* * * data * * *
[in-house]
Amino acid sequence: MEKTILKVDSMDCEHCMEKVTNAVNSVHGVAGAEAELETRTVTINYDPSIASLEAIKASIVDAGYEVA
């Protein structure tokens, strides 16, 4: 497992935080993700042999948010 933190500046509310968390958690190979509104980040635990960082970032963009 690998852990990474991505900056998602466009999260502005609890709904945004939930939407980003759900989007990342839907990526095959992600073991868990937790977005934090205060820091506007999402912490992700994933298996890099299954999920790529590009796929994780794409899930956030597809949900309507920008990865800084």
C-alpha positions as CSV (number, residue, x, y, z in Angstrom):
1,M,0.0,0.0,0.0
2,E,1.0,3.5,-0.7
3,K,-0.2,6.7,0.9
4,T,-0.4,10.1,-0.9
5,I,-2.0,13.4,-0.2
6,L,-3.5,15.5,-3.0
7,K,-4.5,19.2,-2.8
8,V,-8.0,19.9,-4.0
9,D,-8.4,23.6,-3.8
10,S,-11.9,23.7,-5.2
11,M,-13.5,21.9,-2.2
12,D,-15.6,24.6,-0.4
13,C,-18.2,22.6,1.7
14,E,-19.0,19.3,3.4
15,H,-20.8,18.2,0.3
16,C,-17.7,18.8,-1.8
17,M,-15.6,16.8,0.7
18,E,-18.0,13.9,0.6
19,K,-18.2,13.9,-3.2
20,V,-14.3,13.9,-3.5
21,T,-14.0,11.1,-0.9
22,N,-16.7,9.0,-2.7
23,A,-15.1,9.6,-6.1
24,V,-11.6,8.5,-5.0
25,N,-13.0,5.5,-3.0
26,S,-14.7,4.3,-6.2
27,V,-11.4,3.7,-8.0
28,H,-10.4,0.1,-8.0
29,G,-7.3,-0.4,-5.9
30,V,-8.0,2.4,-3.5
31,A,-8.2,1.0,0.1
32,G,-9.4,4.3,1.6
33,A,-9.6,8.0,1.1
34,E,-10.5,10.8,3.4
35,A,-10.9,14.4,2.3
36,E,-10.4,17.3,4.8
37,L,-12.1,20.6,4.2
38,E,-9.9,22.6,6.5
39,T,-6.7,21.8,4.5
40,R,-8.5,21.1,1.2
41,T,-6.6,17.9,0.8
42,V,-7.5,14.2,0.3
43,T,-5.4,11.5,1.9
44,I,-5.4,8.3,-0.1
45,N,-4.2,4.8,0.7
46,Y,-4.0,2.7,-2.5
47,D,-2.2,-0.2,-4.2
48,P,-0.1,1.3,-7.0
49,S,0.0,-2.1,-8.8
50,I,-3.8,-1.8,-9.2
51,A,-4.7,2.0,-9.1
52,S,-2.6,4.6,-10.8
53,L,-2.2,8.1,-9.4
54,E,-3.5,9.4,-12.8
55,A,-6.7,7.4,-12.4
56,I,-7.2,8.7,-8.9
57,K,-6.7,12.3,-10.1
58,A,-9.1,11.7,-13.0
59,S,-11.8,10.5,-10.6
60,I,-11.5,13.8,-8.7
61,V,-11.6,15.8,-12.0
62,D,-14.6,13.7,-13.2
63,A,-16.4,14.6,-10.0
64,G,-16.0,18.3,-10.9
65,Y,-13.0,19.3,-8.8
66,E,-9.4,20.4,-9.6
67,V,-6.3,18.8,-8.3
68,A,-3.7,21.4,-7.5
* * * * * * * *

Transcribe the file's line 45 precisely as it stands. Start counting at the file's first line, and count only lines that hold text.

41,T,-6.6,17.9,0.8